How They Got Here
7 Thoughts from Sofia Coppola and Ava DuVernay
November 14, 2017 | by Creative Armenia
This fall, Creative Armenia visited The New Yorker Festival to cover appearances from two of the top female filmmakers at work today. Ava DuVernay (Selma) and Sofia Coppola (The Beguiled) come from vastly different backgrounds. DuVernay did not pick up a camera until she was 32. She worked as an entertainment publicist for years – promoting big box-office hits like Dreamgirls and The Help – before breaking through with The Middle of Nowhere, for which she won the Best Director prize at Sundance in 2012. Coppola, of course, had a famous Oscar-winning father, but dabbled in fashion and photography, even founding her own T-shirt business, before these skills merged into her debut film The Virgin Suicides. Fashion remains a signature of her films, where costumes have their own dialogue. In The Beguiled, Coppola’s longtime costume designer Stacey Battat chose to drop the use of hoop skirts in order to reflect the women characters’ need to suddenly do much of the housework on their own after many of the men in their family did not return from war.
Here are 7 takeaways from their talks at the festival.
On entering a white industry:
AD: This is an industry made by white men making stuff for white men.” DuVernay continues, “I wasn’t looking to get into this industry [...] I was just making something myself, [and] I knew how to connect with people… I didn’t go in with a sense of desperation.
On finding filmmaking:
SC: He [Francis Ford Coppola] was always talking about writing, and I felt like I was learning about writing my whole life. I think somehow I was absorbing it.
About 15 or 16, my dad wanted to teach me about screenwriting. He asked me to write a script with him, but he’s kind of a bossy collaborator.
I made a short film with a friend, and that’s when I realized directing was something I could do and I was surprised by that…In my twenties, I went to art school, I wanted to be a visual artist…and then I got into photography. I was frustrated I didn’t know what I wanted to do because I liked so many different things.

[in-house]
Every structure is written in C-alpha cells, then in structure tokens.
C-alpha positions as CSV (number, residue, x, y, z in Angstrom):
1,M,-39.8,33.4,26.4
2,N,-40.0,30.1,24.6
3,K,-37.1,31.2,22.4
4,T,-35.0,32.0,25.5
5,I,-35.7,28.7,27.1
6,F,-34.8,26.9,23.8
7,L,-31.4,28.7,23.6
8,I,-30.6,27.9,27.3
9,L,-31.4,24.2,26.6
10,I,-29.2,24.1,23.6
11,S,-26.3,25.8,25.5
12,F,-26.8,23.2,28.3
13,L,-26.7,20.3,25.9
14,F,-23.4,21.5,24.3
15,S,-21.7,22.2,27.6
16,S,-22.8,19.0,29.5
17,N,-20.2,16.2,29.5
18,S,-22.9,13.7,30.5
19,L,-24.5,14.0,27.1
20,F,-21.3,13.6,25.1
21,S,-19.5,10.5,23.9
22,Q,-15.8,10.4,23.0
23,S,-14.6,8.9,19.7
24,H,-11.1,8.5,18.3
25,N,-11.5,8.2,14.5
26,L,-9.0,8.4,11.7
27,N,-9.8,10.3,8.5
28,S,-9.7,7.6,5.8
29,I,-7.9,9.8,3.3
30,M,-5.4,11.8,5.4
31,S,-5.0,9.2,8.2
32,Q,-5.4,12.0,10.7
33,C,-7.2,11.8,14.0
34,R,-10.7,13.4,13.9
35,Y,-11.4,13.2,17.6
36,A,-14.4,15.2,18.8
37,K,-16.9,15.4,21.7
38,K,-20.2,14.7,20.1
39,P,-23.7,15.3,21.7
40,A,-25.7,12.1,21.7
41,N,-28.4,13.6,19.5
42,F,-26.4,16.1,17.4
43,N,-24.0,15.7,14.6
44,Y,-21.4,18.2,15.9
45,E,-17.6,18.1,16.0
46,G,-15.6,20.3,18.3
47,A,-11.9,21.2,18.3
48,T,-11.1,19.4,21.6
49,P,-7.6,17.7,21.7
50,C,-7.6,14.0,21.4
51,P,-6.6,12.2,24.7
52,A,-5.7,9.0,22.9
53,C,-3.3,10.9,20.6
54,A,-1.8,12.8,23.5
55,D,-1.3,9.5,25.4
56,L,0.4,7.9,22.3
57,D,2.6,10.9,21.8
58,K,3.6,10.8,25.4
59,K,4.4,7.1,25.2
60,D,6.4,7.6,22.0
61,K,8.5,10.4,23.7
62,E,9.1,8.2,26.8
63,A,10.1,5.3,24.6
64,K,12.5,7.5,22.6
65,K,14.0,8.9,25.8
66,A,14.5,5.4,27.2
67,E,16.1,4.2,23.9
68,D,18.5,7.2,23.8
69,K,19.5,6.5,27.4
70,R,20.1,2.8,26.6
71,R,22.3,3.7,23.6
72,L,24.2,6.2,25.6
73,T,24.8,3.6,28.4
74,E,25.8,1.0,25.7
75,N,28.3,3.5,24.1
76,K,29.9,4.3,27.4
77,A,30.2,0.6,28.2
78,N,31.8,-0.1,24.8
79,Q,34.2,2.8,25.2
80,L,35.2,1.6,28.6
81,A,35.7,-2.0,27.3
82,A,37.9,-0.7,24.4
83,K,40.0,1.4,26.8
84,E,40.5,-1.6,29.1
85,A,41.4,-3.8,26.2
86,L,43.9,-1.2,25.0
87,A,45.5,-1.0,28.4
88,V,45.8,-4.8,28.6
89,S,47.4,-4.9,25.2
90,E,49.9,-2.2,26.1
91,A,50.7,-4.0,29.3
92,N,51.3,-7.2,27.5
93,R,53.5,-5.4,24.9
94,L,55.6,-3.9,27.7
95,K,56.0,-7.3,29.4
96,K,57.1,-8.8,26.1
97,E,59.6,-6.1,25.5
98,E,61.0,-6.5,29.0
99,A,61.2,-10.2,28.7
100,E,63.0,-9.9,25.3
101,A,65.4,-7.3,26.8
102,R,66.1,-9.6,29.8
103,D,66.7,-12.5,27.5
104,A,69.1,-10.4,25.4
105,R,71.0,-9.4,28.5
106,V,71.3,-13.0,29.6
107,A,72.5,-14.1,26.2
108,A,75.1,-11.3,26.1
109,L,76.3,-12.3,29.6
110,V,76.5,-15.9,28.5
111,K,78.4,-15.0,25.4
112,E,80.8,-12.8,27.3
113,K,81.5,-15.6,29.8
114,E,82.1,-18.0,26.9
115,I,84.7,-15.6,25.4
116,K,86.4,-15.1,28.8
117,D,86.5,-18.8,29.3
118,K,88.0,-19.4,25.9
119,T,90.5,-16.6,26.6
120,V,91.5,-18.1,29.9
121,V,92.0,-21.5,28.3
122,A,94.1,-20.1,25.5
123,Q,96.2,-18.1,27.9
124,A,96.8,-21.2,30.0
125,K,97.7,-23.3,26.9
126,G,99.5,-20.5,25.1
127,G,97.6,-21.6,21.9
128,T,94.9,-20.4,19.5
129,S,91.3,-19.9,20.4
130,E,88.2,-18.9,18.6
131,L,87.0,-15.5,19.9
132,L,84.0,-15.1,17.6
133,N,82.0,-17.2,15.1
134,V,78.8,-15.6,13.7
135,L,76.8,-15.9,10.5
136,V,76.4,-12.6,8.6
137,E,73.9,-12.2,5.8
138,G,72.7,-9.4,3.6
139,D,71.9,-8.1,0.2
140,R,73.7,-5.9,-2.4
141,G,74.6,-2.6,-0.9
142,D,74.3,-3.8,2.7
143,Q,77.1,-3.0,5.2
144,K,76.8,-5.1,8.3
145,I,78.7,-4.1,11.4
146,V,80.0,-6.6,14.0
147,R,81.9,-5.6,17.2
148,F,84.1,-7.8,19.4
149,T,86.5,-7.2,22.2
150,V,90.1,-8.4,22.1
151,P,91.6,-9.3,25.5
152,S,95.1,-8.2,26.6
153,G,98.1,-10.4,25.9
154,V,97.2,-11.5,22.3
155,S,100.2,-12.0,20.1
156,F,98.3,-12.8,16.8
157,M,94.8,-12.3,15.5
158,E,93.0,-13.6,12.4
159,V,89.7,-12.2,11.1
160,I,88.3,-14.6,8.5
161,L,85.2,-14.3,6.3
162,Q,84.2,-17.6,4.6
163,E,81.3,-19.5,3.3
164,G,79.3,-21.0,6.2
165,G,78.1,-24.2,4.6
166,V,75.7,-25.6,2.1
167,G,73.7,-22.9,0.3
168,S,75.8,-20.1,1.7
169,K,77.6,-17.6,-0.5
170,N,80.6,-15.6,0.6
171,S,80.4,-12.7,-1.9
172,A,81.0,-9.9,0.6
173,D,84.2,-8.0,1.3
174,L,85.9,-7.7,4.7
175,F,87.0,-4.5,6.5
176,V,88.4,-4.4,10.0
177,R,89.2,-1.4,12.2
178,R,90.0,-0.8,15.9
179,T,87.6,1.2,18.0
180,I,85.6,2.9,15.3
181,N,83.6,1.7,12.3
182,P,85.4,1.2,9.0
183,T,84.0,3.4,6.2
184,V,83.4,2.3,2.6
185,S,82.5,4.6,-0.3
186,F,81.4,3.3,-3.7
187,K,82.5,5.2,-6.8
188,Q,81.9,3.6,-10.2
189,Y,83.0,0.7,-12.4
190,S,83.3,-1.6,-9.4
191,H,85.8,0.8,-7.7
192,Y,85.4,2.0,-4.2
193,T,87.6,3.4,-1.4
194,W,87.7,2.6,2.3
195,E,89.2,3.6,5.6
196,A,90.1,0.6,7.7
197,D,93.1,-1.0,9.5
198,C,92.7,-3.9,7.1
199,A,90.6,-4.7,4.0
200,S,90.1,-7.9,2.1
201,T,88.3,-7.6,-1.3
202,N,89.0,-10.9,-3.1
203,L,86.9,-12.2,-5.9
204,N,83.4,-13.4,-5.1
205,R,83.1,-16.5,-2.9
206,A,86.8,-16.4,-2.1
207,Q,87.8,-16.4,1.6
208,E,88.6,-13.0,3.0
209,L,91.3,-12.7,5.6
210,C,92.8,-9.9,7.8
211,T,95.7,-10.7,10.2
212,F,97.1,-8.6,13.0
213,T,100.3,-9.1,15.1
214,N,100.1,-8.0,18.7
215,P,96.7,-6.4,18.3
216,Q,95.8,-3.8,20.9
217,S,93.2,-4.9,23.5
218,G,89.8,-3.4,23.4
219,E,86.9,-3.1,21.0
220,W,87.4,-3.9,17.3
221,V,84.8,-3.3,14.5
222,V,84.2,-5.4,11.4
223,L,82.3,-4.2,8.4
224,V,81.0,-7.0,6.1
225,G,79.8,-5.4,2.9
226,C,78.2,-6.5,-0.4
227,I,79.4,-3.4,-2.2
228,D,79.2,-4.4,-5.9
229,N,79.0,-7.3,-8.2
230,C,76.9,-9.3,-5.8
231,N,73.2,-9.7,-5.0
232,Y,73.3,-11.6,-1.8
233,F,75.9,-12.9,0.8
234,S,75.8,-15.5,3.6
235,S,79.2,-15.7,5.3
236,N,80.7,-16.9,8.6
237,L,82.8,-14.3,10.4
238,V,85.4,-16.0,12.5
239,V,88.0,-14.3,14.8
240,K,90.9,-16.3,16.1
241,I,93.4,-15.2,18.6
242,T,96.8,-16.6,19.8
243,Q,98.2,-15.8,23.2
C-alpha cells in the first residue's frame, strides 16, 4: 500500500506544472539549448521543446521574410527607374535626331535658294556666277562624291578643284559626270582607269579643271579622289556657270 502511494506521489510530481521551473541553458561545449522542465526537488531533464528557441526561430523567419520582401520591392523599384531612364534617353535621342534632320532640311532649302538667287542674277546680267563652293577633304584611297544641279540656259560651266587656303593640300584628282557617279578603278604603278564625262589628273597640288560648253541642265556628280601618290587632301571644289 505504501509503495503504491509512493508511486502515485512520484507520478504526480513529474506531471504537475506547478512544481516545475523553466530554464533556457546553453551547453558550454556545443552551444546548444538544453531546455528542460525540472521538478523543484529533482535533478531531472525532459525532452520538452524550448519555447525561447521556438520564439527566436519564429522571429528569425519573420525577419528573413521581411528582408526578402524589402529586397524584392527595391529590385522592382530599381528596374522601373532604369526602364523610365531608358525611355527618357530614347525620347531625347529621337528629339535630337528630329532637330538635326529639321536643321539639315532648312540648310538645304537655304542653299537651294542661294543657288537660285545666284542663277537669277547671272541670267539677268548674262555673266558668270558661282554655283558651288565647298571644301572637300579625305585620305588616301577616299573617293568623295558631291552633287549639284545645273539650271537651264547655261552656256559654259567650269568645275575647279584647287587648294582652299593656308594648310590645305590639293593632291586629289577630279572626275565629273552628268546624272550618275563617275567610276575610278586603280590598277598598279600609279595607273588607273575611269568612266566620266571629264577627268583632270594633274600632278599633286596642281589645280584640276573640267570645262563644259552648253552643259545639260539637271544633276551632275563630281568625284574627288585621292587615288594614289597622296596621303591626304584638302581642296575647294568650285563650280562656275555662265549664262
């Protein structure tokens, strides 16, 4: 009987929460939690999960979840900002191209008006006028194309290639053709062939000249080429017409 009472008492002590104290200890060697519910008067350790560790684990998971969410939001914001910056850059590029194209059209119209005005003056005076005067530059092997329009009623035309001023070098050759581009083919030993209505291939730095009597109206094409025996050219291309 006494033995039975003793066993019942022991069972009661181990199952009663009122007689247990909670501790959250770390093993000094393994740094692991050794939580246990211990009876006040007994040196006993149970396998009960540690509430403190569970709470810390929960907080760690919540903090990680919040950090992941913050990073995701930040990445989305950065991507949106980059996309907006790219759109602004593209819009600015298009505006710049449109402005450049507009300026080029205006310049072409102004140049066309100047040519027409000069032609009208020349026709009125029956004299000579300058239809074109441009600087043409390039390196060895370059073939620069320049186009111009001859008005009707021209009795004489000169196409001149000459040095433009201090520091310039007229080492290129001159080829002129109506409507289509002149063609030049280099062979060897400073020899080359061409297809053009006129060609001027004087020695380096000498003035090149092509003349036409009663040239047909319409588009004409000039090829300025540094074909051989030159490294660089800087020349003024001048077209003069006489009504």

AD: My intention wasn’t to get into the industry. I wasn’t thinking about the industry. I was thinking about my work. I did it for the love of the movies.
On the importance of wardrobe:
SC: Style and clothing is something I always think about… What the character is wearing is who they are. [The Virgin Suicides] had a lot of references. There’s a photographer, Bill Owens, he has a series on suburbia. I had first seen his photos in a photo fair [...] For Christmas, my mother would get me a photograph… and I’ve always been interested in photography. So that kind of helped me build a look, and I made a reference book for the art department, and cinematographer. It was kind of a starting point.
Sofia Coppola at The New Yorker Festival talks
On the unimportance of expertise:
SC: When I made a short film, it was finally a culmination. I got to do photography, music, and design… And I didn’t have the patience to be an expert in each field but as a director you get to work with experts in each field…. That gave me a little more confidence.
On an unrecognized artistic influence:
AD: I got into film because I had an artist in my family, who no one recognized as an artist, no one encouraged to be an artist...But my Aunt Denise has an artist's heart. The family didn't encourage her to do her art….Every week after school, when there were cheap matinees, we would go and see movies. It was a constant diet of films. It was a magical time because I fell in love with images, but now that I think about it deeply, it was because I got to spend time with her.
Ava DuVernay at the New Yorker Festival talks
On Lost in Translation:
SC: I spent a lot of time in my early twenties in Japan. I loved Tokyo and I kept wanting to make a film about what it was is like to be there, at that time of my life, that awkward thing of being in your early twenties when you’re supposed to start your adult life and try to kind of figure things out. That movie [Lost in Translation] is the most personal; it was my first original screenplay. I remember sitting at my dining room table with yellow pads, and thinking it was the most indulgent thing ever. I was really surprised people connected with it as they did, because it was the very little personal moments I experienced… and my fantasy of hanging with Bill Murray.
AD: Everything in that film [Selma] I gave my heart to. I had to let somebody else’s name be on it. When you betray yourself it never works. Because somebody always gets hurt, and it’s always you.
Diana Shi is a writer and editor living in New York.